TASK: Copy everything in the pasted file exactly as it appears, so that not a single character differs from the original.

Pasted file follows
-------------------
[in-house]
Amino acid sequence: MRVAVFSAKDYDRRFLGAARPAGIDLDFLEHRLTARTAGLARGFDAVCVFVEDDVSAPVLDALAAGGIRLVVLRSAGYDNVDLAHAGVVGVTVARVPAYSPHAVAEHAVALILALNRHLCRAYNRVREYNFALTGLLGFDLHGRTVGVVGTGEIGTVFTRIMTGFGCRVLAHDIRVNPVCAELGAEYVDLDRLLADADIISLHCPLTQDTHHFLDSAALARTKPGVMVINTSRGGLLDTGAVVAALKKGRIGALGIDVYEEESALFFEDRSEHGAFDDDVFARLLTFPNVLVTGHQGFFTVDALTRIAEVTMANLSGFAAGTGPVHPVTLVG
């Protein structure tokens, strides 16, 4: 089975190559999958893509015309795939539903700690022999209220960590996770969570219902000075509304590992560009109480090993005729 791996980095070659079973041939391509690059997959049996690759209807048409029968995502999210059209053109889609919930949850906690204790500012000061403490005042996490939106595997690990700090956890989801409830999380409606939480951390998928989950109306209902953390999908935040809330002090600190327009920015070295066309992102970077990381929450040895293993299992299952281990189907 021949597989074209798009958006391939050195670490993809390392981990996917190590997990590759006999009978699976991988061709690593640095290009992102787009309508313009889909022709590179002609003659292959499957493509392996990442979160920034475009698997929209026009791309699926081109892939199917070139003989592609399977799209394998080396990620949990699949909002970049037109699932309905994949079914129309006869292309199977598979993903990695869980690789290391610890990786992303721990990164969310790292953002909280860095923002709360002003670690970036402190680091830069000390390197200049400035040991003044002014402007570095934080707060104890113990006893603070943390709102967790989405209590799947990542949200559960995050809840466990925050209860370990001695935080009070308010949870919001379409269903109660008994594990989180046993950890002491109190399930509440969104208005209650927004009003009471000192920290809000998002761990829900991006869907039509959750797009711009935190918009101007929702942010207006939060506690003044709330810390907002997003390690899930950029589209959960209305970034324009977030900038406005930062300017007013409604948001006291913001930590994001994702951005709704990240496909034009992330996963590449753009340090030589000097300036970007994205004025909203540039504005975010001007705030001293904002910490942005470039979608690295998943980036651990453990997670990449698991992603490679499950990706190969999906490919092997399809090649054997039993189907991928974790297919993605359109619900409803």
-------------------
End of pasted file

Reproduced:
[in-house]
Amino acid sequence: MRVAVFSAKDYDRRFLGAARPAGIDLDFLEHRLTARTAGLARGFDAVCVFVEDDVSAPVLDALAAGGIRLVVLRSAGYDNVDLAHAGVVGVTVARVPAYSPHAVAEHAVALILALNRHLCRAYNRVREYNFALTGLLGFDLHGRTVGVVGTGEIGTVFTRIMTGFGCRVLAHDIRVNPVCAELGAEYVDLDRLLADADIISLHCPLTQDTHHFLDSAALARTKPGVMVINTSRGGLLDTGAVVAALKKGRIGALGIDVYEEESALFFEDRSEHGAFDDDVFARLLTFPNVLVTGHQGFFTVDALTRIAEVTMANLSGFAAGTGPVHPVTLVG
């Protein structure tokens, strides 16, 4: 089975190559999958893509015309795939539903700690022999209220960590996770969570219902000075509304590992560009109480090993005729 791996980095070659079973041939391509690059997959049996690759209807048409029968995502999210059209053109889609919930949850906690204790500012000061403490005042996490939106595997690990700090956890989801409830999380409606939480951390998928989950109306209902953390999908935040809330002090600190327009920015070295066309992102970077990381929450040895293993299992299952281990189907 021949597989074209798009958006391939050195670490993809390392981990996917190590997990590759006999009978699976991988061709690593640095290009992102787009309508313009889909022709590179002609003659292959499957493509392996990442979160920034475009698997929209026009791309699926081109892939199917070139003989592609399977799209394998080396990620949990699949909002970049037109699932309905994949079914129309006869292309199977598979993903990695869980690789290391610890990786992303721990990164969310790292953002909280860095923002709360002003670690970036402190680091830069000390390197200049400035040991003044002014402007570095934080707060104890113990006893603070943390709102967790989405209590799947990542949200559960995050809840466990925050209860370990001695935080009070308010949870919001379409269903109660008994594990989180046993950890002491109190399930509440969104208005209650927004009003009471000192920290809000998002761990829900991006869907039509959750797009711009935190918009101007929702942010207006939060506690003044709330810390907002997003390690899930950029589209959960209305970034324009977030900038406005930062300017007013409604948001006291913001930590994001994702951005709704990240496909034009992330996963590449753009340090030589000097300036970007994205004025909203540039504005975010001007705030001293904002910490942005470039979608690295998943980036651990453990997670990449698991992603490679499950990706190969999906490919092997399809090649054997039993189907991928974790297919993605359109619900409803």